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Wednesday, December 28, 2011

Flannery O' Connor

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1. At the end of Cathedral, the narrator has an epiphany. How would you describe it? How does it relate to the theme of the story?


People have stereotypical images, either good or bad, about certain people with different characteristics, people with different cultures, race, or religion, or people with disabilities. The same is true with Bub, the narrator of Cathedral by Raymond Carver. The entire story of Cathedral is symbolic based on the fact that Bub gradually changes his stubborn and jealous manners towards the blind man.


Bub initially has a strong aversion to his wifes blind friend, Robert, who comes over to his house to spend the night. He was no one I knew. And his being blind bothered me. However, at the end of the story his attitude toward the blind man is completely inverted. Bub comes to an understanding of the blind man. As the title indicates, it seems that Bubs revelation is more or less sudden when the Cathedral appears on TV and Bub starts drawing a picture of it for Robert. The change is, however, more gradual. The Cathedral is just one of the tiny steps that Bub takes to be opened up and accept the blind man as a friend.


Bub has a great aversion to the blind friend of his wife before he even knows Robert. It is because he is obviously jealous of Robert, with whom she feels intimate enough to share her life stories and poetry. As her husband, his dignity is somewhat hurt by the presence of the blind man and he feels insecure about it. During the conversation between Bub and his wife, his hostility toward the blind man becomes apparent. Maybe, I could take him bowling. Bub pretends to be unaware of the mans blindness, but he apparently means that he wants to take him bowling, which is something that a blind person is not able to do well at. He despises Robert for having a colored woman as his wife. Her name was Beulah. Beulah! Thats a name for a colored woman. Bub denies everything his wife says about Robert trying to feel better about himself.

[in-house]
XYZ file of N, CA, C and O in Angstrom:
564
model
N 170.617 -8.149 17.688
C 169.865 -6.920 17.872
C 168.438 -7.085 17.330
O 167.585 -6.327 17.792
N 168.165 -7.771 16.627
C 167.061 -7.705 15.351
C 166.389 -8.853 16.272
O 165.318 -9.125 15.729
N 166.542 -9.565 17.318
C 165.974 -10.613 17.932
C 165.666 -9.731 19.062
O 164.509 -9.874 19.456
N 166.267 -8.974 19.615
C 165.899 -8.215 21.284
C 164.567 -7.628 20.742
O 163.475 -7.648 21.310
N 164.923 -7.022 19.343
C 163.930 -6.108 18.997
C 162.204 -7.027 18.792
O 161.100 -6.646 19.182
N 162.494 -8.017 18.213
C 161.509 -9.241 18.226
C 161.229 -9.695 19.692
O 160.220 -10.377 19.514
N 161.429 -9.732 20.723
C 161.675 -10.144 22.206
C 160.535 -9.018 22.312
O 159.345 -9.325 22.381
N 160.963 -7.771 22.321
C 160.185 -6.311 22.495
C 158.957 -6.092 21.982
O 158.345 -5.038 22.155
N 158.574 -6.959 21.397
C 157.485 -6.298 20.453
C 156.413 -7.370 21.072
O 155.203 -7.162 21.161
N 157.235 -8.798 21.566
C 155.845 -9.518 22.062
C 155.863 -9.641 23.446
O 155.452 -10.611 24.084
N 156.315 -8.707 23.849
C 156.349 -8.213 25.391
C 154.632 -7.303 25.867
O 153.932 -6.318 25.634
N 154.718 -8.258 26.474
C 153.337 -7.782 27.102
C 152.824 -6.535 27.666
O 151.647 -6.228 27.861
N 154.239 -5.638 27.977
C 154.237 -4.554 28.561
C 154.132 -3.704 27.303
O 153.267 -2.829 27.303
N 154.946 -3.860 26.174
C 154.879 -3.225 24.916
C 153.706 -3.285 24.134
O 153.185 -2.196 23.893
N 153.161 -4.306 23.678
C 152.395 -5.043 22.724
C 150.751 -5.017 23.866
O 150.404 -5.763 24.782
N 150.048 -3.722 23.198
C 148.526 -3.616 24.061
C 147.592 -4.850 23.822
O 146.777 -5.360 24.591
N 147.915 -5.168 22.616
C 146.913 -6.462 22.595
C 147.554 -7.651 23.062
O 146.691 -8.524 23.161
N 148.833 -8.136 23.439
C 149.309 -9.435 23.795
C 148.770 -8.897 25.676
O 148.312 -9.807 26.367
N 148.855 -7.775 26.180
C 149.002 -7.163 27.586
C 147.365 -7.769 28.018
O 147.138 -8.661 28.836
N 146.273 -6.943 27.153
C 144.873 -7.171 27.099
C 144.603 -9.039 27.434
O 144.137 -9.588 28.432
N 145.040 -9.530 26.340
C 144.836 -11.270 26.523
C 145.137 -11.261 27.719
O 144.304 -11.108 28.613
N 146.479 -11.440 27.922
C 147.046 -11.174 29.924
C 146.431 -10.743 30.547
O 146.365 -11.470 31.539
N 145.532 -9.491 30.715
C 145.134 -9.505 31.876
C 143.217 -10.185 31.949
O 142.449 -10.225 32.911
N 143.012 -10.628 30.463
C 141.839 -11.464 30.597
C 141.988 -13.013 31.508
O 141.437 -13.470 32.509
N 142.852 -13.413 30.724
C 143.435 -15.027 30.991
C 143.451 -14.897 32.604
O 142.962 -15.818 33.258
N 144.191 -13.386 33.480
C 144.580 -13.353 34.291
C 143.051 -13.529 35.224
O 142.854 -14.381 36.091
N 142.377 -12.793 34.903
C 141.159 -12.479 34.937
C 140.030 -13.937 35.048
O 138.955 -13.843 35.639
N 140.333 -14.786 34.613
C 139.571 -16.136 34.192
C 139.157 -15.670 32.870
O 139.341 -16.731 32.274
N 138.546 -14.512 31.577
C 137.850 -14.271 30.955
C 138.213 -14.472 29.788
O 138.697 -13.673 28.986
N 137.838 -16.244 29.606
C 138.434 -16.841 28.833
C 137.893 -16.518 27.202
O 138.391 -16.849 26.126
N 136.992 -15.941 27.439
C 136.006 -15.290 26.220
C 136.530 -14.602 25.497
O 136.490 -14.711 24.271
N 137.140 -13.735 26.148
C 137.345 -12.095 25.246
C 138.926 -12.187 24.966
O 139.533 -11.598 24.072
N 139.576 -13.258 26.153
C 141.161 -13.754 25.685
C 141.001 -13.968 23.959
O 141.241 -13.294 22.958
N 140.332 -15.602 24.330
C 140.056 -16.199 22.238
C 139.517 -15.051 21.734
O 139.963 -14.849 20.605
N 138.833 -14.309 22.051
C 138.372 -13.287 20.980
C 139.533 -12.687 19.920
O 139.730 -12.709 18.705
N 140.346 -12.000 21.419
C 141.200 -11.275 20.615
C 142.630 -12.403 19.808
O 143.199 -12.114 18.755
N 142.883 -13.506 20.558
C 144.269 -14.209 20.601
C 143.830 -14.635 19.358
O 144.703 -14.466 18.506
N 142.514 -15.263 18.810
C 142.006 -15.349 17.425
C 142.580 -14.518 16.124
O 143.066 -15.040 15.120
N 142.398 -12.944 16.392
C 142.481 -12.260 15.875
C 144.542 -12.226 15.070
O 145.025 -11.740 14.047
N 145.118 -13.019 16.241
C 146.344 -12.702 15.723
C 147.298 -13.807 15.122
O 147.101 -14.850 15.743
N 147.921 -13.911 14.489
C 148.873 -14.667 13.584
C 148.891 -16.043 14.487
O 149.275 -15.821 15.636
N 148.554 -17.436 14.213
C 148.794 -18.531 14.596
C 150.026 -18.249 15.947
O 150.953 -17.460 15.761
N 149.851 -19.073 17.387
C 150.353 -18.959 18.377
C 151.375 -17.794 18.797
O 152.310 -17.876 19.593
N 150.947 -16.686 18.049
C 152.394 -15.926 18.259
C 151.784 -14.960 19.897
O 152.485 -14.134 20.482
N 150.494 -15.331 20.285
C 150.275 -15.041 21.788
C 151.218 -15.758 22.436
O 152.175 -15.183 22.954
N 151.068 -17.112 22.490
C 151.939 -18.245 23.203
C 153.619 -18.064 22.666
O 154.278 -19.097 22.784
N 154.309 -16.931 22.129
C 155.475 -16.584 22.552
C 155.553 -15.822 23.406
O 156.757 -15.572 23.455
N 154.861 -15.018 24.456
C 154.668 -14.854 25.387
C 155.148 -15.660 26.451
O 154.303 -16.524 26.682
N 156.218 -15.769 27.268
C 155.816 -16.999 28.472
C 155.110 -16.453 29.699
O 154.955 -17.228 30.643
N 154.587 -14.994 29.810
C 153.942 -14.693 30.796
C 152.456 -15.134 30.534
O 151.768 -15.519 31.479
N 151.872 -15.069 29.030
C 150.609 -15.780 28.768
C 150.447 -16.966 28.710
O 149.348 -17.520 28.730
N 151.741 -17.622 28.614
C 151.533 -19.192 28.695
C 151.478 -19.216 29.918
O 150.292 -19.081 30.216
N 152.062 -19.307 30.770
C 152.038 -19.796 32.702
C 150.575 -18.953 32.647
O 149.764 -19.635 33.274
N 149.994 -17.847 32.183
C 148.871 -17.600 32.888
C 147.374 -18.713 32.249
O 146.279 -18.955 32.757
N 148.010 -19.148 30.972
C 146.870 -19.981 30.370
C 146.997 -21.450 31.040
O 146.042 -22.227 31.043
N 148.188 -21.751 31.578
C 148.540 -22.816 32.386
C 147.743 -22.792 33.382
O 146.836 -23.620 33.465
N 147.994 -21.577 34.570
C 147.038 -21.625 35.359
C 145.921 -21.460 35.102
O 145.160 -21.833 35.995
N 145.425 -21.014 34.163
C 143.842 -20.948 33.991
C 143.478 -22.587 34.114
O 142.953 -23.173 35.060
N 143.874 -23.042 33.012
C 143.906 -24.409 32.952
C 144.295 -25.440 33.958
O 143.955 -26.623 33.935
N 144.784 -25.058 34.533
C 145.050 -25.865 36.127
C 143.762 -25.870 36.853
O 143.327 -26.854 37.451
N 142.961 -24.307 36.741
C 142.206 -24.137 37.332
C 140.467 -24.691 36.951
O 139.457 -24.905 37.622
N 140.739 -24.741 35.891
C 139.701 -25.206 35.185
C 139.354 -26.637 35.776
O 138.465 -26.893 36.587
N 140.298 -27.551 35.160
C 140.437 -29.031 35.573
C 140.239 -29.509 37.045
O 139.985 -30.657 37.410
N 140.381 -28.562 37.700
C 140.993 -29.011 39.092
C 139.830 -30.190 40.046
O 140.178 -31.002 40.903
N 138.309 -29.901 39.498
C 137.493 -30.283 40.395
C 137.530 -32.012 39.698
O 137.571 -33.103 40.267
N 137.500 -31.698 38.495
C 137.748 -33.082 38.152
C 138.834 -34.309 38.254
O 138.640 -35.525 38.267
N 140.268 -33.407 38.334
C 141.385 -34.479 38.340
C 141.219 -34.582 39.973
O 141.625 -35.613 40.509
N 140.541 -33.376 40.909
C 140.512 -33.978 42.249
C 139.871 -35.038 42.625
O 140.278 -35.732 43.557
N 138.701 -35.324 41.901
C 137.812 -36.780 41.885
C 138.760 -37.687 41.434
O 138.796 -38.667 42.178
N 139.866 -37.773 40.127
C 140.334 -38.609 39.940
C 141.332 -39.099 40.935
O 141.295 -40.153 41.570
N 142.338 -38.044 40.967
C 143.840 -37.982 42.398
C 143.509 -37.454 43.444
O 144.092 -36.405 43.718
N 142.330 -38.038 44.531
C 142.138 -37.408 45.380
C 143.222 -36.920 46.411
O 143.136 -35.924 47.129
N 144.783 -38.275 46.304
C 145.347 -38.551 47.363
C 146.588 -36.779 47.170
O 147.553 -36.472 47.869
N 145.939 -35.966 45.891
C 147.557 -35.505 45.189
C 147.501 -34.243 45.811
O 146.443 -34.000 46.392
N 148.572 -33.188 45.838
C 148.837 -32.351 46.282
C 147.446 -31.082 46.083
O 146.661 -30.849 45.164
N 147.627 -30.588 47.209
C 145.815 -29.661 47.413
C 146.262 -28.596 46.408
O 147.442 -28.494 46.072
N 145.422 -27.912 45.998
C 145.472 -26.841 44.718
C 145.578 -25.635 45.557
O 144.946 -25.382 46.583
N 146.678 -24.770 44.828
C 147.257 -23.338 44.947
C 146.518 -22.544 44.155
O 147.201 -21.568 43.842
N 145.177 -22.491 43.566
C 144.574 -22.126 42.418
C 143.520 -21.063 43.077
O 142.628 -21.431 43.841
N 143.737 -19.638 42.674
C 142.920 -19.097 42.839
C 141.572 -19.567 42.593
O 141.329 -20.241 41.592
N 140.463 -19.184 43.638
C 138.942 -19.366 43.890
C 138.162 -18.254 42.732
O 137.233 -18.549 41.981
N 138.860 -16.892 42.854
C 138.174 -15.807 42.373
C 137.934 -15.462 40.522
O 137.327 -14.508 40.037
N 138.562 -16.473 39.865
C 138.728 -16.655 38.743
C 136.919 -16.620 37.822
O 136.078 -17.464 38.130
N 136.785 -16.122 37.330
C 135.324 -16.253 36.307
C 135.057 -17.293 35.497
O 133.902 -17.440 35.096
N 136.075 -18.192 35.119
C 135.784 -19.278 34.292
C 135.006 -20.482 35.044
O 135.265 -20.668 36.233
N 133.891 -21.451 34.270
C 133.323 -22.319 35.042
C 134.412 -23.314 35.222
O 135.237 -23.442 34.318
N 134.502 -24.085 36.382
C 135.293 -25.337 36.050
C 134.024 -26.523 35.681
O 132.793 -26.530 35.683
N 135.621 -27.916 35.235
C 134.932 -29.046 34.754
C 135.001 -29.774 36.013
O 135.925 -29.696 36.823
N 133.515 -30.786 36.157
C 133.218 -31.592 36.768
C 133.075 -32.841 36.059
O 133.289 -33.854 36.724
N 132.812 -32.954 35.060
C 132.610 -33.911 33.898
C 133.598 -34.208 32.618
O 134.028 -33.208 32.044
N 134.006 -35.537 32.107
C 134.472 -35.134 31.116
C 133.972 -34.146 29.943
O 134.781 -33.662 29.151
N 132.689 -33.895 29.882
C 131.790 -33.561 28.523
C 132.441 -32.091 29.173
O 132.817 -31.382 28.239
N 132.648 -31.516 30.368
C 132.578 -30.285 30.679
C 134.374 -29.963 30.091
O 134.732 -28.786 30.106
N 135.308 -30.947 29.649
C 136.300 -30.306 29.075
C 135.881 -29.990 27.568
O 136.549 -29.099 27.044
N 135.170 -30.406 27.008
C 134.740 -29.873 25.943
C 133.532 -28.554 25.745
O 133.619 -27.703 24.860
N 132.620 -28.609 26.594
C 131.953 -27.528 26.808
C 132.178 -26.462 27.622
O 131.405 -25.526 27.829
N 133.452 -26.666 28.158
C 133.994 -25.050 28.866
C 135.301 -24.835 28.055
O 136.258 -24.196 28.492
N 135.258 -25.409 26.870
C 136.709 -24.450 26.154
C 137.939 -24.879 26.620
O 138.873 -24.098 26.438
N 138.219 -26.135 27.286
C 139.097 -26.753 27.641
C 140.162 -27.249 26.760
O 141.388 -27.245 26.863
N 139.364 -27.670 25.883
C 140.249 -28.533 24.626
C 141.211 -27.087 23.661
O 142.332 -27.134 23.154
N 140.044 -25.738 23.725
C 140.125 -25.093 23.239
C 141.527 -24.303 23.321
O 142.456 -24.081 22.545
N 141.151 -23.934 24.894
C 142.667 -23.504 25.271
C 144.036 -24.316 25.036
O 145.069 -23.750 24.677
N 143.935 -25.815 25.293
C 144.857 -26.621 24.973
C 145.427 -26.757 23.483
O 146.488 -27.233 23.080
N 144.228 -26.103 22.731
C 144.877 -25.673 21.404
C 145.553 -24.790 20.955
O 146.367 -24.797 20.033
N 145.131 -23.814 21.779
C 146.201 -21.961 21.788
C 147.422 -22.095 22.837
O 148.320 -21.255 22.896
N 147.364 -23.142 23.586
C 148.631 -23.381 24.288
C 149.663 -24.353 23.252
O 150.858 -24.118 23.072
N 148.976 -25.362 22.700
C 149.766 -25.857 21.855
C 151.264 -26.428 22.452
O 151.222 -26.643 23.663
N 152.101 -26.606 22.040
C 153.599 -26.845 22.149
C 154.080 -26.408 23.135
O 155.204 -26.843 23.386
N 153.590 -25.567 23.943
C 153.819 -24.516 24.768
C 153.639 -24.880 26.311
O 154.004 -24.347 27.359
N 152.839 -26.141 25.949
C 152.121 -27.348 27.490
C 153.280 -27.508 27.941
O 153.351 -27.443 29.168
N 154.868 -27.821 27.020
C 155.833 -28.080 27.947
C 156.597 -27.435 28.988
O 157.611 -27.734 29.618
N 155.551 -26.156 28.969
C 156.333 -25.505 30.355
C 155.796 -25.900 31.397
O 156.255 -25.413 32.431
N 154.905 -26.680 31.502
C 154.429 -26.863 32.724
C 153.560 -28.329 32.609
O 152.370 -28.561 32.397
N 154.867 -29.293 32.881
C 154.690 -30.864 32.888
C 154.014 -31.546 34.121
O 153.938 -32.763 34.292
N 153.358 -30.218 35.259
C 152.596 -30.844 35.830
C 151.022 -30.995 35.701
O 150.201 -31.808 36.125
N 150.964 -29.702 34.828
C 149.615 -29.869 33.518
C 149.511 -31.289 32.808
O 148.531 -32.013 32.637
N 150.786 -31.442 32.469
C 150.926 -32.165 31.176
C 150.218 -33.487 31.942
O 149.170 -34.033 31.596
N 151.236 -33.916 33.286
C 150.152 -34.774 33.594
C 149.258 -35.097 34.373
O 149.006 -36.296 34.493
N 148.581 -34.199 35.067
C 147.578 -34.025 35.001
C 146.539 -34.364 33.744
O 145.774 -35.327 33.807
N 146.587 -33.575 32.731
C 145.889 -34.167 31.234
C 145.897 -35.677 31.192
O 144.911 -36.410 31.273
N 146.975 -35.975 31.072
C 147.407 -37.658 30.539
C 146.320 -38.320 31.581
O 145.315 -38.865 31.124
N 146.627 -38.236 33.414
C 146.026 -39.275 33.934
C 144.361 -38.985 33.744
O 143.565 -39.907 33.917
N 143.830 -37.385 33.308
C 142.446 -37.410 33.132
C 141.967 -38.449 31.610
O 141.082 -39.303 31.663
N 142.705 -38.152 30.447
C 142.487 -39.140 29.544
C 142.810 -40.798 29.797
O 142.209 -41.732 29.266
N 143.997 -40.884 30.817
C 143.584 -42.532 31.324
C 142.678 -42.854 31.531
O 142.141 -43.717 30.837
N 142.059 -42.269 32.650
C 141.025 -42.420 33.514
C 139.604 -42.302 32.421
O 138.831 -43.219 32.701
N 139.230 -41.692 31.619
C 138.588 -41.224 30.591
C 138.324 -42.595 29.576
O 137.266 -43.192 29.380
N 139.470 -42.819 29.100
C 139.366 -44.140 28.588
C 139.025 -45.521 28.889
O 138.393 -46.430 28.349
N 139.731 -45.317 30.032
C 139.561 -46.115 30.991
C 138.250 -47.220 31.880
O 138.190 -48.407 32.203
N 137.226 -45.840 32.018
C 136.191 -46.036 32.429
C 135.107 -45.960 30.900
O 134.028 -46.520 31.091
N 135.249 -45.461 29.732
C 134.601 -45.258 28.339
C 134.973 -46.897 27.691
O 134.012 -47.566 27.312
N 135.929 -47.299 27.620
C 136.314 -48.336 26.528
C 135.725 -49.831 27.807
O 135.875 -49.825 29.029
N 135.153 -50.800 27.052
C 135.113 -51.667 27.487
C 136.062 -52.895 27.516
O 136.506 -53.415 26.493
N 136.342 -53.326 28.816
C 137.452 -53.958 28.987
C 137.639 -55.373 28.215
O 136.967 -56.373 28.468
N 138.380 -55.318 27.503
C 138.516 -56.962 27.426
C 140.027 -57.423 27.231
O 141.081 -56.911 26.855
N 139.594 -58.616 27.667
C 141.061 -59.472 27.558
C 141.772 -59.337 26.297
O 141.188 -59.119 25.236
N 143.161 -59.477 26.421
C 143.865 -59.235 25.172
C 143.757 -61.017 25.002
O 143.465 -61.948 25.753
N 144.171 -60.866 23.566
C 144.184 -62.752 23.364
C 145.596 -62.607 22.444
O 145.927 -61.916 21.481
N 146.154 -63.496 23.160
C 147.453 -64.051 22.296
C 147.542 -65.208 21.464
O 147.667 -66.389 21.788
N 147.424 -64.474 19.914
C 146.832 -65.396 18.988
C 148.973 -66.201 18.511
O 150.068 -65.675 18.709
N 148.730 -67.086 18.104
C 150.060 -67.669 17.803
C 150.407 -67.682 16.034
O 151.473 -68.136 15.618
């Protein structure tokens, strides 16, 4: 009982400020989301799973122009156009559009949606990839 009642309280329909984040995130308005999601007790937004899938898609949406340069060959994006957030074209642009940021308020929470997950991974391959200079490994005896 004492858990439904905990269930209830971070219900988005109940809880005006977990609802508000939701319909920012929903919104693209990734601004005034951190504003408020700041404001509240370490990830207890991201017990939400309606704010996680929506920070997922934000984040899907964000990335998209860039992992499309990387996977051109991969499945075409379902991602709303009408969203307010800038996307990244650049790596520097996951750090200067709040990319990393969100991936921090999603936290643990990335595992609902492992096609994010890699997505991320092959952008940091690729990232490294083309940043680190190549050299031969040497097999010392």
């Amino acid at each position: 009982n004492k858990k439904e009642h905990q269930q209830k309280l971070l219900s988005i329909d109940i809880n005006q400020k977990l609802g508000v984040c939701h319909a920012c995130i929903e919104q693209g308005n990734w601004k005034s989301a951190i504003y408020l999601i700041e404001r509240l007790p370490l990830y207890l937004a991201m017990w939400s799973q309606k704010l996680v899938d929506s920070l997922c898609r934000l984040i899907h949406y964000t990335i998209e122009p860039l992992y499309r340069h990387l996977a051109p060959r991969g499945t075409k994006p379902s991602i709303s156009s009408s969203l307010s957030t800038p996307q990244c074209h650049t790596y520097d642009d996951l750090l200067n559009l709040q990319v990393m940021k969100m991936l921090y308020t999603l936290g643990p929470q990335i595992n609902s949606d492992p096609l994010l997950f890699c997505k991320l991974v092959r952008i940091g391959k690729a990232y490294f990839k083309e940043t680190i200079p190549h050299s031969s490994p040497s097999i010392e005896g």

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But Before Bub meets the actual blind person; his attitude toward blind people is full of wicked prejudice. My idea of blindness came from the movies. In the movies, the blind moved slowly and never laughed. Sometimes they were led by seeing-eye dogs. However, his attitude subtly changes when he first meets Robert. A beard on a blind man! Too much, I say. He is startled because a full beard is far from the stereotype Bub has had about blind people from the movies. Then, he examines Roberts attire, which he describes as Spiffy. He implies that there is something funny about this blind man caring about his outfit, but admits that Robert is different. At this point, Bub still holds hostility toward Robert, but his stereotypes about blind people are completely washed away.